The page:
Many myths deal with the loves of Zeus, who sometimes disguised himself in order to enjoy sexual relations with mortal women.
Other myths present examples of trust, loyalty, and eternal love-or of the pitfalls and problems of love and desire.
The tragic myth of Pyramus and Thisbe illustrates a divine reward for lovers who could not live without each other.
The story of Eros and Psyche revolves around the issue of trust.
In another myth, the gods reward the elderly Baucis and Philemon for their devotion to each other and their kind-heartedness toward strangers.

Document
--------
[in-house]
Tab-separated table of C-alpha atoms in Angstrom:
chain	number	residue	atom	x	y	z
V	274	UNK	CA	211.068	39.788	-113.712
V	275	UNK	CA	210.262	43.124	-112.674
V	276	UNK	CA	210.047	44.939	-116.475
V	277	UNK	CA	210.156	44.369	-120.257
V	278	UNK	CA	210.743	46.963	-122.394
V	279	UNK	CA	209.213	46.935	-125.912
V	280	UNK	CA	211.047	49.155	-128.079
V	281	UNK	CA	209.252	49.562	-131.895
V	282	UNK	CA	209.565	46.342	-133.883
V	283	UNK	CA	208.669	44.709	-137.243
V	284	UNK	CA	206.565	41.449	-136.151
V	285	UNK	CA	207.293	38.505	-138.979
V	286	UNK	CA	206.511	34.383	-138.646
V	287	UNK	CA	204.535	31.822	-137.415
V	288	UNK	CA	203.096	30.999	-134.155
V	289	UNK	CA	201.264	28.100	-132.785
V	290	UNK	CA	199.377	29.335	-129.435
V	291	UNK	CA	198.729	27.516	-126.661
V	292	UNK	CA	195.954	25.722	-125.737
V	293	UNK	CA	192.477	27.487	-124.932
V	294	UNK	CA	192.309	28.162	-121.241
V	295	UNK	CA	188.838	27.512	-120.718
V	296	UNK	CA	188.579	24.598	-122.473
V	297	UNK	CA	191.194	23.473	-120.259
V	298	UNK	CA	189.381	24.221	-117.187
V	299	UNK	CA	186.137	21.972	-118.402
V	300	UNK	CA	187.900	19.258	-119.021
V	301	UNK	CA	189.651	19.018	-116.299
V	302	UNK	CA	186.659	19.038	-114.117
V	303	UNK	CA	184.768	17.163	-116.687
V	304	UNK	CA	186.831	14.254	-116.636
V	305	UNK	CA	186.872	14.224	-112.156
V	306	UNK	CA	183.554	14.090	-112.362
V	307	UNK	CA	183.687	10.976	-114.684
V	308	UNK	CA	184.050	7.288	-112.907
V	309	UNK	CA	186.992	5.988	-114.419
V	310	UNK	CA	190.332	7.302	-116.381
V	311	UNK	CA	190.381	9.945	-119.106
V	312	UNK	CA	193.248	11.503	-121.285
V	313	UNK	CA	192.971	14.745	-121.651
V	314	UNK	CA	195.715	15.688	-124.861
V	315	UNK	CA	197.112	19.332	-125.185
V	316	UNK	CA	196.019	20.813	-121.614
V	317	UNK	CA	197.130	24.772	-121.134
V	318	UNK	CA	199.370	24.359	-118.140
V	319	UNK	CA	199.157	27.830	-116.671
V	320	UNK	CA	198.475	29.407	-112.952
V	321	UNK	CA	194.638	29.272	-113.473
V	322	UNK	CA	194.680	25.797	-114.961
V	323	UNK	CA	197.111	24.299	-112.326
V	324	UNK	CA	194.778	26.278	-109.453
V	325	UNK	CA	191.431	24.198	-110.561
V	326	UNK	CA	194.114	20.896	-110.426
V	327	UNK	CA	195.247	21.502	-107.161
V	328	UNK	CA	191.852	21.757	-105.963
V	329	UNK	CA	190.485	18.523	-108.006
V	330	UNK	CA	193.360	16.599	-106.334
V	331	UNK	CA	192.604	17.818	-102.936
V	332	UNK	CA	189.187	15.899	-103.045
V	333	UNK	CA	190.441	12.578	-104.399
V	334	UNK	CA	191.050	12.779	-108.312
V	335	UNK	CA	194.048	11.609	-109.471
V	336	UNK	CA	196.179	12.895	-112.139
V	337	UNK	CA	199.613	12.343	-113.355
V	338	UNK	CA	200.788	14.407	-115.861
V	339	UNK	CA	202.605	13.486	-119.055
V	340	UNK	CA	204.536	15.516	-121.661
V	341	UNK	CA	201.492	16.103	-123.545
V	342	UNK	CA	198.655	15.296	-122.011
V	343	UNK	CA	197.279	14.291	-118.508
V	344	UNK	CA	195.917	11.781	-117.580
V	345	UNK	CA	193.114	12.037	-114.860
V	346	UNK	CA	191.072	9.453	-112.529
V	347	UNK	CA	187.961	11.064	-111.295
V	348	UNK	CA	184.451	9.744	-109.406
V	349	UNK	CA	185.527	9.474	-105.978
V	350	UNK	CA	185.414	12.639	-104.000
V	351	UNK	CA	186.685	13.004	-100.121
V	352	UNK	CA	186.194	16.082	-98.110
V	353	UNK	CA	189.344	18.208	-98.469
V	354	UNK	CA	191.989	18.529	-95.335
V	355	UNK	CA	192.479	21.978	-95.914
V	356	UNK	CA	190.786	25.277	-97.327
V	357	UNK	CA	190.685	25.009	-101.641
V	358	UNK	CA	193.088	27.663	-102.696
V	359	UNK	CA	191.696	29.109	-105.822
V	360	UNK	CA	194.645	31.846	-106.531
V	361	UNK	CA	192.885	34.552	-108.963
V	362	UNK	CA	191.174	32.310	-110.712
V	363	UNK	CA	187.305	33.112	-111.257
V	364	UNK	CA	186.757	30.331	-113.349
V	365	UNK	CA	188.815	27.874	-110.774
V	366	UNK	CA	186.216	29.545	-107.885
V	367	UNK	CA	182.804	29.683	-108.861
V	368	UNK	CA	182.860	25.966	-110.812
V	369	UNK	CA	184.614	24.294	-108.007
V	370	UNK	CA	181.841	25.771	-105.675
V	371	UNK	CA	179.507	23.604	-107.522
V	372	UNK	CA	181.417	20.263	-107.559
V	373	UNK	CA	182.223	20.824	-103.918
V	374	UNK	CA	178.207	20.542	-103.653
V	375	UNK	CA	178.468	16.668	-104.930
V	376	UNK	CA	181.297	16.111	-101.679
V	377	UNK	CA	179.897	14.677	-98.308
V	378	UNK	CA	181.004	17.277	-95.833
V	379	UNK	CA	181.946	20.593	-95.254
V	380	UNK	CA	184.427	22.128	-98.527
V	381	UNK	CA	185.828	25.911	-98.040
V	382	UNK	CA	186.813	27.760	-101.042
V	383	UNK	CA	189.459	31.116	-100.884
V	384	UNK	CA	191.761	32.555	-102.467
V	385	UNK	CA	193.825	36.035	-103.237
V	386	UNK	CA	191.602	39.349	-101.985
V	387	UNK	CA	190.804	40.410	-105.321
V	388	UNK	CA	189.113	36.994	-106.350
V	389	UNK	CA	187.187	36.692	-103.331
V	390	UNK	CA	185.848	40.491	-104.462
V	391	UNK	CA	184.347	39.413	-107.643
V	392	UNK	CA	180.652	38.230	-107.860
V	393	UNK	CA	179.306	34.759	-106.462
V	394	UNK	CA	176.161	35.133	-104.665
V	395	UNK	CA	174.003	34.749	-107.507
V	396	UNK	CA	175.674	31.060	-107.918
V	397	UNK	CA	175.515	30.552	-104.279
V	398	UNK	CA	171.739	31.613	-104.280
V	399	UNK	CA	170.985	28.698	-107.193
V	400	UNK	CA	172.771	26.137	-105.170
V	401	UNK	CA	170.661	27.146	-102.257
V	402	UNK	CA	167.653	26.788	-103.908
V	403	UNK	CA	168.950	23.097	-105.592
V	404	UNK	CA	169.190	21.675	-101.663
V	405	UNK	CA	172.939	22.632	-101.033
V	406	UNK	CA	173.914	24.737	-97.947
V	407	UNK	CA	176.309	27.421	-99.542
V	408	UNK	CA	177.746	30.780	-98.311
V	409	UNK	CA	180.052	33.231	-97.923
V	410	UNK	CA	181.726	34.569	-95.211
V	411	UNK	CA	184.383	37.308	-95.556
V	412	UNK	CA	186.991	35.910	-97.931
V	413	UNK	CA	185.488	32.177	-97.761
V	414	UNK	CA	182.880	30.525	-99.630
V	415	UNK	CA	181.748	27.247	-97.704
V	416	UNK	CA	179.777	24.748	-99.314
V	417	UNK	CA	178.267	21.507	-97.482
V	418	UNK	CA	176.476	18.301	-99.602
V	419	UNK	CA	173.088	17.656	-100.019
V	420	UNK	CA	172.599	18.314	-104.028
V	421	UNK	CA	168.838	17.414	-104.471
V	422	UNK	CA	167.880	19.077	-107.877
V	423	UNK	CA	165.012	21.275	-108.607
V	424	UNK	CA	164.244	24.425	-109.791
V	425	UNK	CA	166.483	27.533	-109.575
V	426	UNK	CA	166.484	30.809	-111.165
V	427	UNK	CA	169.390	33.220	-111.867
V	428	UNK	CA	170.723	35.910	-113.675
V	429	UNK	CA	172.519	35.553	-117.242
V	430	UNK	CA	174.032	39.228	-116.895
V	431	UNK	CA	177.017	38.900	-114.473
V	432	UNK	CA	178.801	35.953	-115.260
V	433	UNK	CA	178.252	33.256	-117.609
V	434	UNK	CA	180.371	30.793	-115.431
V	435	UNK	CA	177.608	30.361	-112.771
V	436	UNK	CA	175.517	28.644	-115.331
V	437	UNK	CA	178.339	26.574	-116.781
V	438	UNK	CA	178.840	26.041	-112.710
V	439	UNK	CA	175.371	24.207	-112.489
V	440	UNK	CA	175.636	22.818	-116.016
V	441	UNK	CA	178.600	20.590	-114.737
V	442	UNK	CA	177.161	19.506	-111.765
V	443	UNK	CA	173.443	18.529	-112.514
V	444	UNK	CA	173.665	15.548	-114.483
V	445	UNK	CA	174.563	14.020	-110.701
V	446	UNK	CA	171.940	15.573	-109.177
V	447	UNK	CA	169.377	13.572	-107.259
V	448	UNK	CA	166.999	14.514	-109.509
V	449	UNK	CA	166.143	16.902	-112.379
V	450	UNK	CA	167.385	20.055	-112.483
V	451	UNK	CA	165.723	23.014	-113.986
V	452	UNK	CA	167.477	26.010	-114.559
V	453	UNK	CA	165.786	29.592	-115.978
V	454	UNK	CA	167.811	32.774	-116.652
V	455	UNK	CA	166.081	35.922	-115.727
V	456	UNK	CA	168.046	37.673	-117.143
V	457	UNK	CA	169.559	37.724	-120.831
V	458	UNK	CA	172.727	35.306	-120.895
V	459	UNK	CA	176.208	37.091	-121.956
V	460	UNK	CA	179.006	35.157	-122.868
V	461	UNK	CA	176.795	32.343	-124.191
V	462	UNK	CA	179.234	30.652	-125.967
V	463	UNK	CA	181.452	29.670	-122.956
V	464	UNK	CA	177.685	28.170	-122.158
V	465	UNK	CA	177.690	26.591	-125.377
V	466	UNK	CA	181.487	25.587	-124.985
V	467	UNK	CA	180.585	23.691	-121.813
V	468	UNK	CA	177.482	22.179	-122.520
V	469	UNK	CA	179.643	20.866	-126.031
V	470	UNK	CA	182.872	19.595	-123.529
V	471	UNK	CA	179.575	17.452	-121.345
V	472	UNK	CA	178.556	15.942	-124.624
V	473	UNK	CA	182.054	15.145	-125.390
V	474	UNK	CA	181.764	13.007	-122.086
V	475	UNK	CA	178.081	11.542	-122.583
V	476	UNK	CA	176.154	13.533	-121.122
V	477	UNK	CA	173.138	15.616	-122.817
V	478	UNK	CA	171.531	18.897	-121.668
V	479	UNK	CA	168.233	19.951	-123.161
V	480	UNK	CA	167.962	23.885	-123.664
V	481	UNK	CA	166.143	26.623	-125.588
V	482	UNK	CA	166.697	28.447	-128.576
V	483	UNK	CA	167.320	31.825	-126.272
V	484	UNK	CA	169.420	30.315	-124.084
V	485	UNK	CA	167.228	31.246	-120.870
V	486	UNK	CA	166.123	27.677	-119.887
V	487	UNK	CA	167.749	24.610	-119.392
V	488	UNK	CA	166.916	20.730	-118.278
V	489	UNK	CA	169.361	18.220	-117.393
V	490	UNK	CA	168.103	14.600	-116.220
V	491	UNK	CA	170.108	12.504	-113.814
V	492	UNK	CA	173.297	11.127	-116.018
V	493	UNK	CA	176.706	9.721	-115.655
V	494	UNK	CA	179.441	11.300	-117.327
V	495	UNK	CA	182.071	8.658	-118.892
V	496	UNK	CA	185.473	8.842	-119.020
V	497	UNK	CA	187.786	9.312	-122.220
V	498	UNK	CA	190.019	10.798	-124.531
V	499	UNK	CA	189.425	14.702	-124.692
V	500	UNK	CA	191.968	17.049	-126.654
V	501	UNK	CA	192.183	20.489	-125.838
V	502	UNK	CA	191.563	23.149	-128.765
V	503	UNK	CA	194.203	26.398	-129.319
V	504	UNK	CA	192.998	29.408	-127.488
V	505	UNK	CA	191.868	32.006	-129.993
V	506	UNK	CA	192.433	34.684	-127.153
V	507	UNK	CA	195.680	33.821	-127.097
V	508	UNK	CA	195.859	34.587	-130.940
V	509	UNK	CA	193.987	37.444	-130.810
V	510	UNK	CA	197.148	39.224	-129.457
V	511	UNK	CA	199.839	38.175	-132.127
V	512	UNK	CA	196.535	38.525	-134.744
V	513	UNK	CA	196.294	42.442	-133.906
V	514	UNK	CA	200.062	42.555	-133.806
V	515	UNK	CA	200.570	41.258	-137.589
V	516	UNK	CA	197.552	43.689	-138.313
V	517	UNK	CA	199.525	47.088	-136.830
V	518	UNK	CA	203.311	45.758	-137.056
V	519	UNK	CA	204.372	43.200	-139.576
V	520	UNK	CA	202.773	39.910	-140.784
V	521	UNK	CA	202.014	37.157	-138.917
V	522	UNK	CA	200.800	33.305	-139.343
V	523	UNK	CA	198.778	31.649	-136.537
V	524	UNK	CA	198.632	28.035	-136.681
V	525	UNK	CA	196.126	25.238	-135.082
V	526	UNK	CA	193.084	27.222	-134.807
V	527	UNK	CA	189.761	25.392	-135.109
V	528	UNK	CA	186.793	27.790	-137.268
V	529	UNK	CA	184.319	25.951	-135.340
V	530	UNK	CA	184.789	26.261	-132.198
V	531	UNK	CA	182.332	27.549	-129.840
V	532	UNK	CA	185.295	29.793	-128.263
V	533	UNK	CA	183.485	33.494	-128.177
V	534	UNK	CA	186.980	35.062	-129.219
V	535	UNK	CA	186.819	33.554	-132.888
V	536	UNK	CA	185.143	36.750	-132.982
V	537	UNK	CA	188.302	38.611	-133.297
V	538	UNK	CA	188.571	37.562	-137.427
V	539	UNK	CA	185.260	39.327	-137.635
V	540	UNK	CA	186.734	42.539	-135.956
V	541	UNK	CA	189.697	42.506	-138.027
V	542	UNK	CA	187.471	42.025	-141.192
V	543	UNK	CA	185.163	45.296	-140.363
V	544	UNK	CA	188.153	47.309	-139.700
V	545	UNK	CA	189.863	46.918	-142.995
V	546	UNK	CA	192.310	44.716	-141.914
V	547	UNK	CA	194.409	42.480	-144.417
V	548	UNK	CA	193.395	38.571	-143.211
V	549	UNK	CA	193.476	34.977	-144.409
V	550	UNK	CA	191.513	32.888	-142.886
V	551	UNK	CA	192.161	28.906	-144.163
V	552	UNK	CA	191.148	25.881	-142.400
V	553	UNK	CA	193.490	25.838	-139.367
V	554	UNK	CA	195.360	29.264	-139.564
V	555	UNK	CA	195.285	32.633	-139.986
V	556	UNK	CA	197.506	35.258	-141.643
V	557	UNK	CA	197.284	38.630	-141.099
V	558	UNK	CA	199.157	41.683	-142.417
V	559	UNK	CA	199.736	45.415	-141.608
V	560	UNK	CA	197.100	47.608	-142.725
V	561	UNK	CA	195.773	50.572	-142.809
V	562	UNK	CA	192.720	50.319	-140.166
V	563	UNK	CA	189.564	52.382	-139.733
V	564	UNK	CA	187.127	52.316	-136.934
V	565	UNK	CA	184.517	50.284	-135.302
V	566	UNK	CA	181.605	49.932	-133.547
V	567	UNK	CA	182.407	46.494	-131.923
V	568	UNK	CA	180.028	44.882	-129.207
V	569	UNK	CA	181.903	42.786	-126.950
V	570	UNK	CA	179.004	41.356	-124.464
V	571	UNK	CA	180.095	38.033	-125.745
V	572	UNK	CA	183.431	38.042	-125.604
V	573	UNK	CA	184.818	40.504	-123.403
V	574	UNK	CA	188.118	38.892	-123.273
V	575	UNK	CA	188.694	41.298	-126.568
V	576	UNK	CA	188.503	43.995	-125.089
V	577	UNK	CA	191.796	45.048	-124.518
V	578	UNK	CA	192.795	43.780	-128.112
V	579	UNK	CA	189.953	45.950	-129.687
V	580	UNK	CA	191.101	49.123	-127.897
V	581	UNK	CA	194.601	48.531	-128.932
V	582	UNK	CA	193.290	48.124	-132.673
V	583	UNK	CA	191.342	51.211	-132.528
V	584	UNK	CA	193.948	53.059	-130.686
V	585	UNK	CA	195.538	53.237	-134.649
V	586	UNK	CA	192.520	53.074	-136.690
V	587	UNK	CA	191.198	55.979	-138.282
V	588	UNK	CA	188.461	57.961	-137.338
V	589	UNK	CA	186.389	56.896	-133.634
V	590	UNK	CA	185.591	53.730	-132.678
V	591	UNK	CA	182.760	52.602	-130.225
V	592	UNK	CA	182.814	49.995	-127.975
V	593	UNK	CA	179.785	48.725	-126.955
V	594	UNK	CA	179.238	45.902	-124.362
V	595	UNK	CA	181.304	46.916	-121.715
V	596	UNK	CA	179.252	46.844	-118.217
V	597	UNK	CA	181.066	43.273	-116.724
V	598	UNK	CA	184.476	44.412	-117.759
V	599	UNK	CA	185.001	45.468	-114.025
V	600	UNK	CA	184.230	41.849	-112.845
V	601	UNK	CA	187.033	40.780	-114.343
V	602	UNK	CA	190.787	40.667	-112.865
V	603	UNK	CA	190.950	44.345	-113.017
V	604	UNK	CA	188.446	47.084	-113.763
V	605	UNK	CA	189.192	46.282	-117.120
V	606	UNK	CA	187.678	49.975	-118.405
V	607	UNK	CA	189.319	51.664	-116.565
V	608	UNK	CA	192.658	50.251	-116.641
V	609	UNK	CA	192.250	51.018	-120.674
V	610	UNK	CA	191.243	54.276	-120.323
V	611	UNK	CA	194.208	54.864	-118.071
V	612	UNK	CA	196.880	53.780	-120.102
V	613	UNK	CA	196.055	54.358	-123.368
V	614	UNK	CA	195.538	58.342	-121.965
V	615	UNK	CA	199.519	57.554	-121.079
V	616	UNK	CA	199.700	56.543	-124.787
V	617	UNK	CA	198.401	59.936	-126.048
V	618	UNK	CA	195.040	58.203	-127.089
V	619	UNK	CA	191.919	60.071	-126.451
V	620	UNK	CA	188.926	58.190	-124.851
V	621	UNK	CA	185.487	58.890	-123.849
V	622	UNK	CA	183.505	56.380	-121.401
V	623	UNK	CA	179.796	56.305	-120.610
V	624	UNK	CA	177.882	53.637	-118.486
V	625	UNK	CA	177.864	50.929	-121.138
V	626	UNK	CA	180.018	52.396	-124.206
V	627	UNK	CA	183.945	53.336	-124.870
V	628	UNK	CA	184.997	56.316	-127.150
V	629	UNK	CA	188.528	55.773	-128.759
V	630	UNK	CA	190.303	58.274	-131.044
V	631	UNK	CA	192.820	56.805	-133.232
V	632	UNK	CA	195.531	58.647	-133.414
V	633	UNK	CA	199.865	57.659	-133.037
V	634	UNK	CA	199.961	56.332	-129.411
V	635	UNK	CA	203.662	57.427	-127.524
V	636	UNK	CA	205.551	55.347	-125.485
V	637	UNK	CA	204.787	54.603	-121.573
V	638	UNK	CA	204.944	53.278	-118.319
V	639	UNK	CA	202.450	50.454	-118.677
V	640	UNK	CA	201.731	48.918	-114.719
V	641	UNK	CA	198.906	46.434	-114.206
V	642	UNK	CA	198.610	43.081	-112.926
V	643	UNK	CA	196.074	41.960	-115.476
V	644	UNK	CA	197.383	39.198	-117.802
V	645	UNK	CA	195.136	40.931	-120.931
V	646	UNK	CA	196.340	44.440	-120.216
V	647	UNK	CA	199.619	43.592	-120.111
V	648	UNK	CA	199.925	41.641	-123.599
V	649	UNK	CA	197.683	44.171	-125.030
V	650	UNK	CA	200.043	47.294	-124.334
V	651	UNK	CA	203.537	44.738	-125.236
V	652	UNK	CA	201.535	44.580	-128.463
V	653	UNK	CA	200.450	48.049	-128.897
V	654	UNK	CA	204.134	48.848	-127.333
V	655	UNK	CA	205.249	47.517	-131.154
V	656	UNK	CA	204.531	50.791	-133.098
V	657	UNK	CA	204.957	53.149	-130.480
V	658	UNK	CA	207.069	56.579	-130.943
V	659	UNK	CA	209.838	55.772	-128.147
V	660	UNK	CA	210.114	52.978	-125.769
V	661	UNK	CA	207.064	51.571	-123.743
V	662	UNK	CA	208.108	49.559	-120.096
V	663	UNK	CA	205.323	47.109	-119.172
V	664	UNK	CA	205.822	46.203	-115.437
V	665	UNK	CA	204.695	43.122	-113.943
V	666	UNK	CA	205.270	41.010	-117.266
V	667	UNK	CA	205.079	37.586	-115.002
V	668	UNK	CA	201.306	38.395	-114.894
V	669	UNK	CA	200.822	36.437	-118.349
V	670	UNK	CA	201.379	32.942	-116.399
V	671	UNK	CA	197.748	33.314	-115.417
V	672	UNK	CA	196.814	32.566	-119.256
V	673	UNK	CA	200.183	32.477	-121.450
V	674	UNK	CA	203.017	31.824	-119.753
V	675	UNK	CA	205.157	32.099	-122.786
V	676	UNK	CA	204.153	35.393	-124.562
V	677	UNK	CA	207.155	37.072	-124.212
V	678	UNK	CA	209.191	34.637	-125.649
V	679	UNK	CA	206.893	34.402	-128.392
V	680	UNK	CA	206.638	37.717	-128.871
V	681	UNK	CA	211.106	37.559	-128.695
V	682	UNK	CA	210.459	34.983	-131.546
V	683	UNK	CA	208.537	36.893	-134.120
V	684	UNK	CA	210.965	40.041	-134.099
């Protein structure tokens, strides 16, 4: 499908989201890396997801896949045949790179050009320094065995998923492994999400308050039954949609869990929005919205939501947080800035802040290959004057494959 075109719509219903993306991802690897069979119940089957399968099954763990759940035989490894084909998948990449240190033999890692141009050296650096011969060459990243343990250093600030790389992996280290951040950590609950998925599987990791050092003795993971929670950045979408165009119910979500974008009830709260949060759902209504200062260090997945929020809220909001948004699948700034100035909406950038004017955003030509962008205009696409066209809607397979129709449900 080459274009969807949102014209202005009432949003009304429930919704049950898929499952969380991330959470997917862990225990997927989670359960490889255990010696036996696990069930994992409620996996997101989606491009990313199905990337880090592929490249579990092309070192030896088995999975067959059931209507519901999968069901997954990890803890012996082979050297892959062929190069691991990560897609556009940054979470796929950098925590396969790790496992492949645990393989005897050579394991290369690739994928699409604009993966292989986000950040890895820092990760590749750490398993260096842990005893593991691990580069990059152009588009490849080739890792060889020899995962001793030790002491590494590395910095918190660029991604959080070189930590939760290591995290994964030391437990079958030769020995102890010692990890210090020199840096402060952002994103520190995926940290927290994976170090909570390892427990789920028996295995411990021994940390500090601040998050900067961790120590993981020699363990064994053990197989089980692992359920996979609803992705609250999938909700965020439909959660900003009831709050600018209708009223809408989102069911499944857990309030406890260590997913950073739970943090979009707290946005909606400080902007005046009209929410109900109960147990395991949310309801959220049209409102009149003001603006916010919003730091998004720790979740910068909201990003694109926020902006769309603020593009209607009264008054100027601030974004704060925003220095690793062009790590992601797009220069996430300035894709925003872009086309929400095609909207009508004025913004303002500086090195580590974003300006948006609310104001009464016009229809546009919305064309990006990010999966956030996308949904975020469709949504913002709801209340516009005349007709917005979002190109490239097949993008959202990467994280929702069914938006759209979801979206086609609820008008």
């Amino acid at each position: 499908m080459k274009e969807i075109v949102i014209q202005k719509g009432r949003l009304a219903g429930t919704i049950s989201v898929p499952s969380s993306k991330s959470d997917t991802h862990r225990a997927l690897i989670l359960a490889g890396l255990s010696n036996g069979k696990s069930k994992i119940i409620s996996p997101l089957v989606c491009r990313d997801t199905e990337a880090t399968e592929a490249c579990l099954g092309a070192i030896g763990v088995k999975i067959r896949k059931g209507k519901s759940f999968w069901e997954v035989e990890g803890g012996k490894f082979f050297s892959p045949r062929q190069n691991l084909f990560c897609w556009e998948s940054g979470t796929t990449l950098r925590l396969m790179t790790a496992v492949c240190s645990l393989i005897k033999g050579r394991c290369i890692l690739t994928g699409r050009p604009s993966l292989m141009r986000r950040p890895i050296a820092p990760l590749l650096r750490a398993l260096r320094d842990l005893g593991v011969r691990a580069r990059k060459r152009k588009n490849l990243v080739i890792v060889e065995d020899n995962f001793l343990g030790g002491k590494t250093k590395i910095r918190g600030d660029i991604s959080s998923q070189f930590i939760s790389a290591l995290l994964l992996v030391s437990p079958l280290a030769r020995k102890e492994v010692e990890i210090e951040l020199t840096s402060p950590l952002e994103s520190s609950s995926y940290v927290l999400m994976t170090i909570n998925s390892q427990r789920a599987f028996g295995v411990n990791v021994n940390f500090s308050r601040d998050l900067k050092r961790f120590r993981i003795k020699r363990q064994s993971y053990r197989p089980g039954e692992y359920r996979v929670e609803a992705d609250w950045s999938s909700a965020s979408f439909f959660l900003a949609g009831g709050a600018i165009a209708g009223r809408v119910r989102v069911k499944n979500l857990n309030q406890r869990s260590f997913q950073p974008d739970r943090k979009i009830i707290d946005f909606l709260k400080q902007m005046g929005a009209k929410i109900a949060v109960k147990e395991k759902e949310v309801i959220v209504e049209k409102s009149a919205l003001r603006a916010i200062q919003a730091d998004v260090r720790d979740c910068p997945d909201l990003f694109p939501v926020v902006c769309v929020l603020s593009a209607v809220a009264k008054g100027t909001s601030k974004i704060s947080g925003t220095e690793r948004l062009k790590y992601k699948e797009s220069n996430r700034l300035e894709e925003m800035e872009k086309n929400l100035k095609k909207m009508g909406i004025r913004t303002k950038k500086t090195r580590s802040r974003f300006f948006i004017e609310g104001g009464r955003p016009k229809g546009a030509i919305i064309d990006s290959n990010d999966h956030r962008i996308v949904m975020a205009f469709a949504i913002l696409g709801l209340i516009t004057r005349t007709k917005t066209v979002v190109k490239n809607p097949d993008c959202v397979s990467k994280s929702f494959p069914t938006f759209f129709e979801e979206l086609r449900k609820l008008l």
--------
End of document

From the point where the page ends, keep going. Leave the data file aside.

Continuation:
Love affairs in Greek myth do not always end happily.
One story tells how Apollo fell in love with a nymph named Daphne, but like Artemis she cared more for hunting than for love.
She ran from Apollo in terror, and when he was about to seize her, she asked her father, a river god, to save her.
He changed her into a laurel tree, which is why the laurel was considered Apollo's sacred tree.
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